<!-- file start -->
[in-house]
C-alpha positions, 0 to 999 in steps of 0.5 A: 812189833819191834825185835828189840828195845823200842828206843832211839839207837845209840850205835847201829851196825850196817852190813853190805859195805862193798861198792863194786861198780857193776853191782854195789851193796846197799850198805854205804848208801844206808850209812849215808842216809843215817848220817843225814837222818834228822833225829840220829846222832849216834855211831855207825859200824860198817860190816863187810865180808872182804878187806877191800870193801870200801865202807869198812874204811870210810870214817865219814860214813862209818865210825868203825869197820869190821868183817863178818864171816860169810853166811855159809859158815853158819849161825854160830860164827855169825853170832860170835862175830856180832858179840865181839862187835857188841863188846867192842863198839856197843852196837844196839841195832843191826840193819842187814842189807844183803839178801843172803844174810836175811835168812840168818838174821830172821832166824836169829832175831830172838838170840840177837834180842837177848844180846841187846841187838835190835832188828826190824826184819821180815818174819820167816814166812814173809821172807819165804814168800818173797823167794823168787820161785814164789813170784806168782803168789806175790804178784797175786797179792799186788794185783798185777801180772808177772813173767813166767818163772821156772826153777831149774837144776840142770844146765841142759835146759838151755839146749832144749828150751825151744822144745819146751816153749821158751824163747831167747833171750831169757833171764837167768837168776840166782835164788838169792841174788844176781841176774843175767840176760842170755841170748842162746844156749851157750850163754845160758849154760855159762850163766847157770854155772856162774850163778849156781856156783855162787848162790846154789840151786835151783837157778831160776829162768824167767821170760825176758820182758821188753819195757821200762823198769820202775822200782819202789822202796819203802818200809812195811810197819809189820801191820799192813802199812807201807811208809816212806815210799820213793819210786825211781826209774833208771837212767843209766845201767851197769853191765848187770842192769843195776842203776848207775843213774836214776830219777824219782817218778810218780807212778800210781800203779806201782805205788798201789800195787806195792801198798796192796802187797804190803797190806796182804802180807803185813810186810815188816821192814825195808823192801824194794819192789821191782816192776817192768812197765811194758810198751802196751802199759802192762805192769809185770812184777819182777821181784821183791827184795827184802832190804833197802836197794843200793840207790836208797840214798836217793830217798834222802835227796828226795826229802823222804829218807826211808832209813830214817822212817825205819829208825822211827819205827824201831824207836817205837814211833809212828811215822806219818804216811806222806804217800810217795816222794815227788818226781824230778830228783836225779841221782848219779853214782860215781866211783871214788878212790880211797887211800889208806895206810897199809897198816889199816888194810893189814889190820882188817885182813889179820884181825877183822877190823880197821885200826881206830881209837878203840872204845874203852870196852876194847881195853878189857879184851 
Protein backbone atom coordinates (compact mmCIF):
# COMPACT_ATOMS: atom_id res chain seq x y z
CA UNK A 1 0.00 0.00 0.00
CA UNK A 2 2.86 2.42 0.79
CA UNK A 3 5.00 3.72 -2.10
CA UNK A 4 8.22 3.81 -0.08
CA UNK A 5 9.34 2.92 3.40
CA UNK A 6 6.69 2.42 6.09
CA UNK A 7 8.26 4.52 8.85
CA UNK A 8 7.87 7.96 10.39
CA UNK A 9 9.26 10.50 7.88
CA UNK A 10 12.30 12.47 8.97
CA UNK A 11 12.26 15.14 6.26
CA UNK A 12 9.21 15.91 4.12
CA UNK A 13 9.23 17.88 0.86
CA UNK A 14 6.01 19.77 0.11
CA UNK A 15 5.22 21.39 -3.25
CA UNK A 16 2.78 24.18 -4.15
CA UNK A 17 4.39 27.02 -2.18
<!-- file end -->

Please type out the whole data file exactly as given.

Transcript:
[in-house]
C-alpha positions, 0 to 999 in steps of 0.5 A: 812189833819191834825185835828189840828195845823200842828206843832211839839207837845209840850205835847201829851196825850196817852190813853190805859195805862193798861198792863194786861198780857193776853191782854195789851193796846197799850198805854205804848208801844206808850209812849215808842216809843215817848220817843225814837222818834228822833225829840220829846222832849216834855211831855207825859200824860198817860190816863187810865180808872182804878187806877191800870193801870200801865202807869198812874204811870210810870214817865219814860214813862209818865210825868203825869197820869190821868183817863178818864171816860169810853166811855159809859158815853158819849161825854160830860164827855169825853170832860170835862175830856180832858179840865181839862187835857188841863188846867192842863198839856197843852196837844196839841195832843191826840193819842187814842189807844183803839178801843172803844174810836175811835168812840168818838174821830172821832166824836169829832175831830172838838170840840177837834180842837177848844180846841187846841187838835190835832188828826190824826184819821180815818174819820167816814166812814173809821172807819165804814168800818173797823167794823168787820161785814164789813170784806168782803168789806175790804178784797175786797179792799186788794185783798185777801180772808177772813173767813166767818163772821156772826153777831149774837144776840142770844146765841142759835146759838151755839146749832144749828150751825151744822144745819146751816153749821158751824163747831167747833171750831169757833171764837167768837168776840166782835164788838169792841174788844176781841176774843175767840176760842170755841170748842162746844156749851157750850163754845160758849154760855159762850163766847157770854155772856162774850163778849156781856156783855162787848162790846154789840151786835151783837157778831160776829162768824167767821170760825176758820182758821188753819195757821200762823198769820202775822200782819202789822202796819203802818200809812195811810197819809189820801191820799192813802199812807201807811208809816212806815210799820213793819210786825211781826209774833208771837212767843209766845201767851197769853191765848187770842192769843195776842203776848207775843213774836214776830219777824219782817218778810218780807212778800210781800203779806201782805205788798201789800195787806195792801198798796192796802187797804190803797190806796182804802180807803185813810186810815188816821192814825195808823192801824194794819192789821191782816192776817192768812197765811194758810198751802196751802199759802192762805192769809185770812184777819182777821181784821183791827184795827184802832190804833197802836197794843200793840207790836208797840214798836217793830217798834222802835227796828226795826229802823222804829218807826211808832209813830214817822212817825205819829208825822211827819205827824201831824207836817205837814211833809212828811215822806219818804216811806222806804217800810217795816222794815227788818226781824230778830228783836225779841221782848219779853214782860215781866211783871214788878212790880211797887211800889208806895206810897199809897198816889199816888194810893189814889190820882188817885182813889179820884181825877183822877190823880197821885200826881206830881209837878203840872204845874203852870196852876194847881195853878189857879184851 
Protein backbone atom coordinates (compact mmCIF):
# COMPACT_ATOMS: atom_id res chain seq x y z
CA UNK A 1 0.00 0.00 0.00
CA UNK A 2 2.86 2.42 0.79
CA UNK A 3 5.00 3.72 -2.10
CA UNK A 4 8.22 3.81 -0.08
CA UNK A 5 9.34 2.92 3.40
CA UNK A 6 6.69 2.42 6.09
CA UNK A 7 8.26 4.52 8.85
CA UNK A 8 7.87 7.96 10.39
CA UNK A 9 9.26 10.50 7.88
CA UNK A 10 12.30 12.47 8.97
CA UNK A 11 12.26 15.14 6.26
CA UNK A 12 9.21 15.91 4.12
CA UNK A 13 9.23 17.88 0.86
CA UNK A 14 6.01 19.77 0.11
CA UNK A 15 5.22 21.39 -3.25
CA UNK A 16 2.78 24.18 -4.15
CA UNK A 17 4.39 27.02 -2.18